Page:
Any overlap between orthorexia nervosa and obsessive–compulsive disorder in Lebanese adults? Results of a cross-sectional study and validation of the 12-item and 4-item obsessive–compulsive inventory (OCI-12 and OCI-4) – BMC Psychiatry

Our study findings showed that the DOS scale was poorly able to detect OCD at both cutoff points (25 and 30), with low PPV and high NPV values. The sensitivity values at both cutoff points were not adequate, while we obtained high specificity. The AUC value was  0.7, indicating a poor ability of the DOS scale to predict OCD symptoms [38]. These results consolidate the findings of previous authors that ON and OCD are separate phenomena [39, 40] and that ON shares more common features with disordered eating rather than OCD [26, 27]. While there is no solid evidence about the correlation of ON with OCD, further research remain warranted to resolve this controversy. A review on psychosocial variables associated with ON [19] reported that perfectionism, orthorexia traits, psychopathology, disordered eating and antecedants, dieting, negative body image and drive for thinness were associated with higher ON. Barthels et al. [41] suggested that ON and ED share common psychopathological characteristics such as low body acceptance, which links both disorders together.

The results in the regression analyses highlighted that higher OCD and EAT total scores (more inappropriate eating) were significantly associated with more ON tendencies and behaviors. As mentioned in the introduction, ON is characterized by obsessions and compulsions about the quality of food [42]. Previous studies concluded that more OCD symptoms are linked with more ON behaviors [2, 43,44,45]. In particular, the OCI washing subscale was found to be significantly associated with ON; we hypothesize that this finding might be related to the fact that during the COVID-19 pandemic, handwashing is applied as an essential measure to prevent the disease’s spread [46, 47], since hands are a known vector in the transmission of microorganisms. During the pandemic, there has been extensive efforts implemented to raise awareness towards handwashing as recommended by the World Health Organization and other healthcare institutions to stop the COVID-19 virus spread. Our findings showed a close association between EAT and ON, which can be demonstrated by the fact that EAT assesses disorderd eating habits together with the social pressure, food pre- occupation, purging behaviors and food awareness, which are also able to predict orthorexic behaviors [48]. Furthermore, ON share similarity with eating disorders where both have impulsive persistent healthy food thoughts.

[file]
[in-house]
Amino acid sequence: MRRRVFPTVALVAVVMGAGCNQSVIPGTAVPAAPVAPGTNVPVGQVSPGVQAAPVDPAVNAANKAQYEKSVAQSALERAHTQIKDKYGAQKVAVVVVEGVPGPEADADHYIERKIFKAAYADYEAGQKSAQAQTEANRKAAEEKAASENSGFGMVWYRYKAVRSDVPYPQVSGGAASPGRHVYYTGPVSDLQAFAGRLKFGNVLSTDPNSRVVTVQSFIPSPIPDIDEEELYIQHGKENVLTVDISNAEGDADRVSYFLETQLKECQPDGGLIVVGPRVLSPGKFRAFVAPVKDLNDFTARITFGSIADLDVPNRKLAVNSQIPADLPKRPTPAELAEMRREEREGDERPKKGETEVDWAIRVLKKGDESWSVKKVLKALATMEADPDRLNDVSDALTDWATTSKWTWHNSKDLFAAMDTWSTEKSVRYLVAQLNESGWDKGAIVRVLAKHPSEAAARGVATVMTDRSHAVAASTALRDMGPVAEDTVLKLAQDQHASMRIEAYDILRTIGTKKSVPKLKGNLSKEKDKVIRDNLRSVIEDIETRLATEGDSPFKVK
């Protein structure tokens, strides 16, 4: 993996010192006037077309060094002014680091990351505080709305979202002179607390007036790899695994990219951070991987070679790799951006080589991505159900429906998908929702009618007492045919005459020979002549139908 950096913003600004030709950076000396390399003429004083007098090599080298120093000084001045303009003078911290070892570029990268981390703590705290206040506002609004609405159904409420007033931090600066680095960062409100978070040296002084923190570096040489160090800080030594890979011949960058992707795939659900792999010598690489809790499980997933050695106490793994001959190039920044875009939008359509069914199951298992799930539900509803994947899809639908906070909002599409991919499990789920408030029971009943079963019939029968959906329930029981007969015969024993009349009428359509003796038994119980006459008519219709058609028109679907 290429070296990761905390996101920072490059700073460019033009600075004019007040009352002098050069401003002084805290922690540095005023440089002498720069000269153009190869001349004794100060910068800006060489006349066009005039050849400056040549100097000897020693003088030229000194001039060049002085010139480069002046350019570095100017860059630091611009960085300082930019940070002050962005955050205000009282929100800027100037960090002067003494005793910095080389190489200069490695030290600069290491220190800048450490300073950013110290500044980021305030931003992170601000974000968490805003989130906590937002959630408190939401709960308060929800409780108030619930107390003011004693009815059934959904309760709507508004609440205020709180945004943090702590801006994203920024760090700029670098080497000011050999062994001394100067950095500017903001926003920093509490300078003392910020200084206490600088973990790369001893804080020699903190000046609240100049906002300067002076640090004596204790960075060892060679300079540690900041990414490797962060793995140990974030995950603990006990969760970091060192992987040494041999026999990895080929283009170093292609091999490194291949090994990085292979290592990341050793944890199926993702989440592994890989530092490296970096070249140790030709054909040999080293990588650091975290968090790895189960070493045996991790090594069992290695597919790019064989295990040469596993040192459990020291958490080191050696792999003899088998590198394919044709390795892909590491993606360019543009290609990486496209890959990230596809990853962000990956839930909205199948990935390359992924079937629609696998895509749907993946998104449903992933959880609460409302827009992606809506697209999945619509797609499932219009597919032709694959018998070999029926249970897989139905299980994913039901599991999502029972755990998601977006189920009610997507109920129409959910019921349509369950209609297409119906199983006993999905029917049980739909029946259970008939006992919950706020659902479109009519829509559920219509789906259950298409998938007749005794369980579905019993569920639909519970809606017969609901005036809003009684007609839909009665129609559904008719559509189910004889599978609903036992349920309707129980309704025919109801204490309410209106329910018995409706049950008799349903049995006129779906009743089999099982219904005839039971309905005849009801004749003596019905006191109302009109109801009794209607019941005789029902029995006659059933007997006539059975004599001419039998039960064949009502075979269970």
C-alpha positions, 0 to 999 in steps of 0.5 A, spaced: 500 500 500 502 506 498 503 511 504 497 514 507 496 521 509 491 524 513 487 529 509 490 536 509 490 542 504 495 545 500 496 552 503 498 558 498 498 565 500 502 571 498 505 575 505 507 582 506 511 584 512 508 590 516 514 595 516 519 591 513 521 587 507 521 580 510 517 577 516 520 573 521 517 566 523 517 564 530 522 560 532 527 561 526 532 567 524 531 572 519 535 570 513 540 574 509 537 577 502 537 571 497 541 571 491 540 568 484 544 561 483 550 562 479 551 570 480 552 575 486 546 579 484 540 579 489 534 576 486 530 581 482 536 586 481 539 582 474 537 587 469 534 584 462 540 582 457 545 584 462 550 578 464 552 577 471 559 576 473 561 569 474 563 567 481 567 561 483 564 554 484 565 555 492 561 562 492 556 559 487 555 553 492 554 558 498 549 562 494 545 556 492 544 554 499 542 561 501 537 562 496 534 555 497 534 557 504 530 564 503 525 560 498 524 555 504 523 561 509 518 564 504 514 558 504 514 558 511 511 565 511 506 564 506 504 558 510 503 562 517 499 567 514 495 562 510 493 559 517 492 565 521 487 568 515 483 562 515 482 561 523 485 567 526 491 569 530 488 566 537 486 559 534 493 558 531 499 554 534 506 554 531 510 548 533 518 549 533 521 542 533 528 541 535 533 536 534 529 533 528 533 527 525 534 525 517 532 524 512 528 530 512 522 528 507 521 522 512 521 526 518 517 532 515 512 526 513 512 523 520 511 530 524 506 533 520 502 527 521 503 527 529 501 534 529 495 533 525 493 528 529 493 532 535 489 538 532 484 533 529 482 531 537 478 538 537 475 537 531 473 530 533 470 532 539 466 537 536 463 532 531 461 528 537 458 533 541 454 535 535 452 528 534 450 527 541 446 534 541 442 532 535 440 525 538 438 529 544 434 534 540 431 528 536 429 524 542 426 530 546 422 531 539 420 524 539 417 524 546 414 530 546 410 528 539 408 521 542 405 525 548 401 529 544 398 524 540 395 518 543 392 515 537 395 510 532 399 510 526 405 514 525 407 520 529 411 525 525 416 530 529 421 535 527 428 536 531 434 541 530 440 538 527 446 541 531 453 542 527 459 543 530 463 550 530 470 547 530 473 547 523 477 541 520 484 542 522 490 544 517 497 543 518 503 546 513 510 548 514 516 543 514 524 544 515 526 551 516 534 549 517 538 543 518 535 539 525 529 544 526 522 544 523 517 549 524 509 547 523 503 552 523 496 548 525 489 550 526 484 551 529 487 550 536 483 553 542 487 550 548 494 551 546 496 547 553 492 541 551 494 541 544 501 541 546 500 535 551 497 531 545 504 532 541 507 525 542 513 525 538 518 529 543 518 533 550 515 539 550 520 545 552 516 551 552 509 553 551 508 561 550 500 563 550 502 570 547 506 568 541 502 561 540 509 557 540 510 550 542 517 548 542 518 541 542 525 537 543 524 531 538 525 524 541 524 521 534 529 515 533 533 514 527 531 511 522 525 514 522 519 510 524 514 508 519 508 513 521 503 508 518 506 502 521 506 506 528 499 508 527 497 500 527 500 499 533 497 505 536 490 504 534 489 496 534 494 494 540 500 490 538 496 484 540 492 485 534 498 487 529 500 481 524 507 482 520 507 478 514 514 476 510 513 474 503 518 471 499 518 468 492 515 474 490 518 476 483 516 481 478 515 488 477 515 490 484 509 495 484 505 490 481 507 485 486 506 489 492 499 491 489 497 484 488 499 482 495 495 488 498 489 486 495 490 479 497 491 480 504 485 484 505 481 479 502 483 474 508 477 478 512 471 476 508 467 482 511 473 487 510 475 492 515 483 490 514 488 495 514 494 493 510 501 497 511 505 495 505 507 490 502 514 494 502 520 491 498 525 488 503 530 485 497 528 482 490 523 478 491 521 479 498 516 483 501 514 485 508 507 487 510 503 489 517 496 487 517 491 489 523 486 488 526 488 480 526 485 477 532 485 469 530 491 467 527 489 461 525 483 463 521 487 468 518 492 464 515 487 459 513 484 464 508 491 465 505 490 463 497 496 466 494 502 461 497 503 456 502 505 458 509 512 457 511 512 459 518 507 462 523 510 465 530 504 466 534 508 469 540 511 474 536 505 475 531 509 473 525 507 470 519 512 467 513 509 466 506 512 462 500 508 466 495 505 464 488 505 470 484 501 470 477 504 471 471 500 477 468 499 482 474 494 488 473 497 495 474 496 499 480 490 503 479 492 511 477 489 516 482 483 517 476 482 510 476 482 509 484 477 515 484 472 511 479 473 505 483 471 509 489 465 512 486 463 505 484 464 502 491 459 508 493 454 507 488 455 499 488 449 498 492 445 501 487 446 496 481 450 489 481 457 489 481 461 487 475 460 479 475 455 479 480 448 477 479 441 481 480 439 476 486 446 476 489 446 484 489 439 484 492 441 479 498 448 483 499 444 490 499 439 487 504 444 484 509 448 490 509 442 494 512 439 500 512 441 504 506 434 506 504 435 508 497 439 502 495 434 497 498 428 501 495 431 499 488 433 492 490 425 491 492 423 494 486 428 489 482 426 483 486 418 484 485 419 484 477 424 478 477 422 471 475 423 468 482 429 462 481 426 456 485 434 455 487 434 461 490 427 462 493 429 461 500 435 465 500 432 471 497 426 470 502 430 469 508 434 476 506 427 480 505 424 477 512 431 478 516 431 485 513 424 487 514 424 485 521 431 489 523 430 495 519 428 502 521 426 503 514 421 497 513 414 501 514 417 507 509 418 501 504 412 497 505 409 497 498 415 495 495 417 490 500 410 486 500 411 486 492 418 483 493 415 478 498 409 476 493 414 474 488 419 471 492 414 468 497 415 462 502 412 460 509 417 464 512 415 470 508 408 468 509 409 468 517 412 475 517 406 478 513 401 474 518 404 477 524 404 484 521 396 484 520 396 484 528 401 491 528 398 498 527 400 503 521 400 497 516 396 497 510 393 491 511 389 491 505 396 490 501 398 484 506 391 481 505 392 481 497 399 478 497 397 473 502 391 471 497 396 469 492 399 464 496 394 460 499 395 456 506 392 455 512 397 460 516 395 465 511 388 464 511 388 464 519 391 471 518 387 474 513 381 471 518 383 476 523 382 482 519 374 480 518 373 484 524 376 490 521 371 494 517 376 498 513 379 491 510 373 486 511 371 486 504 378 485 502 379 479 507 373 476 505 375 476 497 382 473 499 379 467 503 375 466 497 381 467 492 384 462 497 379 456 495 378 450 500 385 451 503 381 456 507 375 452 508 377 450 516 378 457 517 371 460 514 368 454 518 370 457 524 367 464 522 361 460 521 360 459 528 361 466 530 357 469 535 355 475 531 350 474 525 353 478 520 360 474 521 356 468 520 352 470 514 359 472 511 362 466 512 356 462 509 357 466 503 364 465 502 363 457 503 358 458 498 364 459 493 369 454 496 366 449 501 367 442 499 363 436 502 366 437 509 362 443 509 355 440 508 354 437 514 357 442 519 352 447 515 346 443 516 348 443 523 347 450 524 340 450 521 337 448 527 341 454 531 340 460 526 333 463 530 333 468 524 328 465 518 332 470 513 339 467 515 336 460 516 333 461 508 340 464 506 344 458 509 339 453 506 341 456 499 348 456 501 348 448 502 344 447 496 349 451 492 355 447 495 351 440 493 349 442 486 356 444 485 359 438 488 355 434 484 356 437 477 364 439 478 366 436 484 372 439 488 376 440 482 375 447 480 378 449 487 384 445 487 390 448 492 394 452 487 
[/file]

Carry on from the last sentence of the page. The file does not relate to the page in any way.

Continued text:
Higher physical activity index was significantly associated with more ON, consolidating the findings of previous papers [18, 43] that found a significant close relation between ON symptomatology and physical activity. A recent systematic review reinforced this relationship and showed a slight correlation with exercise and moderately with exercise addiction, conveying a shared variance between those two conducts [49]. Our results can be explained by the fact that orthorexic people strictly exercise to promote their health as engagement in regular physical activity plays a vital role in a healthy lifestyle, weight and stress management [50].

Clinical implications

Studying the relation between psychological disorders and ON has a potential advantage to highlight treatment recommendations and preventive guidelines applications. In addition, understanding the impact of personality traits along with eating disorders on ON individuals improves prediction about the risk of ON manifestations. Identification of eating disorders features by enhancing patient education about the various etiologic factors (physical activity, perception of food quality and quantity) can be translated into decreased progression of ON.


This is a cross-sectional study where cause-effect relationship and causality of the relationship between OCD and ON cannot be established. The study took into account many factors associated with ON but other factors might not be taken into consideration, which introduced the risk of residual confounding. Symptoms were self-reported and not evaluated by a clinician. Data was collected online, excluding those who do not have Internet access or a smartphone, predisposing us to a selection bias. The majority of the participants was females and with a low mean age, thus, the results cannot be generalized to the whole population. Information bias is also present since participants might give wrong information in all cross-sectional studies. The design is limited due to the use of self-report assessment (and not a psychiatrist diagnosis), internet-based tools to validate an instrument and the lack of a control group. Finally, there is no valid and coherent gold standard measure to define which participants are classified as ON and which are not.